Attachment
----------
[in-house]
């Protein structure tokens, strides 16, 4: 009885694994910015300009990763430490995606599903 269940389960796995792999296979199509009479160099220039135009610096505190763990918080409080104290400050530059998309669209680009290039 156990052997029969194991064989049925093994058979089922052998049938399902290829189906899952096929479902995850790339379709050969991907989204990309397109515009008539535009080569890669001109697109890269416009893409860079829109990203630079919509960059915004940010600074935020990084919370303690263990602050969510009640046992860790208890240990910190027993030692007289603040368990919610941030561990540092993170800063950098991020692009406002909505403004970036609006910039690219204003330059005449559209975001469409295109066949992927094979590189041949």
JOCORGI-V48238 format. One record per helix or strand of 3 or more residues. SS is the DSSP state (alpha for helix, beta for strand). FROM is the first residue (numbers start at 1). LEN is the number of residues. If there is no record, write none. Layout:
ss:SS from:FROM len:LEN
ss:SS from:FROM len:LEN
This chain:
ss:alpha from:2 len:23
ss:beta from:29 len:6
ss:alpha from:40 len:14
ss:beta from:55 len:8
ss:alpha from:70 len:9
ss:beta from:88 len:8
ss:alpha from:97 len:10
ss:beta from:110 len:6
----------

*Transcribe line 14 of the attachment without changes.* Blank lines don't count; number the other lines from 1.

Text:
ss:beta from:110 len:6